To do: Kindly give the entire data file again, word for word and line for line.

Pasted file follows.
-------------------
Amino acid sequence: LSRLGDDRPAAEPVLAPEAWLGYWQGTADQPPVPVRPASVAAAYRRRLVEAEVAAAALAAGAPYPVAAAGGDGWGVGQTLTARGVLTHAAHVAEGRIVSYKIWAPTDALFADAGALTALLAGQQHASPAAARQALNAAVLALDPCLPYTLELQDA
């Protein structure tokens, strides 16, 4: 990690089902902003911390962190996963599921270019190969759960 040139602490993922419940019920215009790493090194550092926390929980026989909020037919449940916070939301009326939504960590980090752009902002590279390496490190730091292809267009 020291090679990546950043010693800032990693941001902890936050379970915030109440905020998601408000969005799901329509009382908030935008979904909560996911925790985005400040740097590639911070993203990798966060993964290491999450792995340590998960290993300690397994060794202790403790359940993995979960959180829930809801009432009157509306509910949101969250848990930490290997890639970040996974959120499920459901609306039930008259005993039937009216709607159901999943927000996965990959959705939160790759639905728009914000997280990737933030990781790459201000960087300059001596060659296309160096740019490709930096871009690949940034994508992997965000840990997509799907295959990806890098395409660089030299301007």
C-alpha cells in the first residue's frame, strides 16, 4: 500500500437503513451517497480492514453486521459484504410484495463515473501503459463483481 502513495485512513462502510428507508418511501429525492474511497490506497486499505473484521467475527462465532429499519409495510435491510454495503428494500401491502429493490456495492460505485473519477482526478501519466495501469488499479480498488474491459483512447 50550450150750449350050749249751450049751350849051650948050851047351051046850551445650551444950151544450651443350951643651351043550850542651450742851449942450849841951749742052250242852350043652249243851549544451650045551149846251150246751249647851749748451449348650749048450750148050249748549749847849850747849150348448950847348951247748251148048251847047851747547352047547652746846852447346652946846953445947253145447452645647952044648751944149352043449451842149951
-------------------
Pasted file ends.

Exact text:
Amino acid sequence: LSRLGDDRPAAEPVLAPEAWLGYWQGTADQPPVPVRPASVAAAYRRRLVEAEVAAAALAAGAPYPVAAAGGDGWGVGQTLTARGVLTHAAHVAEGRIVSYKIWAPTDALFADAGALTALLAGQQHASPAAARQALNAAVLALDPCLPYTLELQDA
């Protein structure tokens, strides 16, 4: 990690089902902003911390962190996963599921270019190969759960 040139602490993922419940019920215009790493090194550092926390929980026989909020037919449940916070939301009326939504960590980090752009902002590279390496490190730091292809267009 020291090679990546950043010693800032990693941001902890936050379970915030109440905020998601408000969005799901329509009382908030935008979904909560996911925790985005400040740097590639911070993203990798966060993964290491999450792995340590998960290993300690397994060794202790403790359940993995979960959180829930809801009432009157509306509910949101969250848990930490290997890639970040996974959120499920459901609306039930008259005993039937009216709607159901999943927000996965990959959705939160790759639905728009914000997280990737933030990781790459201000960087300059001596060659296309160096740019490709930096871009690949940034994508992997965000840990997509799907295959990806890098395409660089030299301007």
C-alpha cells in the first residue's frame, strides 16, 4: 500500500437503513451517497480492514453486521459484504410484495463515473501503459463483481 502513495485512513462502510428507508418511501429525492474511497490506497486499505473484521467475527462465532429499519409495510435491510454495503428494500401491502429493490456495492460505485473519477482526478501519466495501469488499479480498488474491459483512447 50550450150750449350050749249751450049751350849051650948050851047351051046850551445650551444950151544450651443350951643651351043550850542651450742851449942450849841951749742052250242852350043652249243851549544451650045551149846251150246751249647851749748451449348650749048450750148050249748549749847849850747849150348448950847348951247748251148048251847047851747547352047547652746846852447346652946846953445947253145447452645647952044648751944149352043449451842149951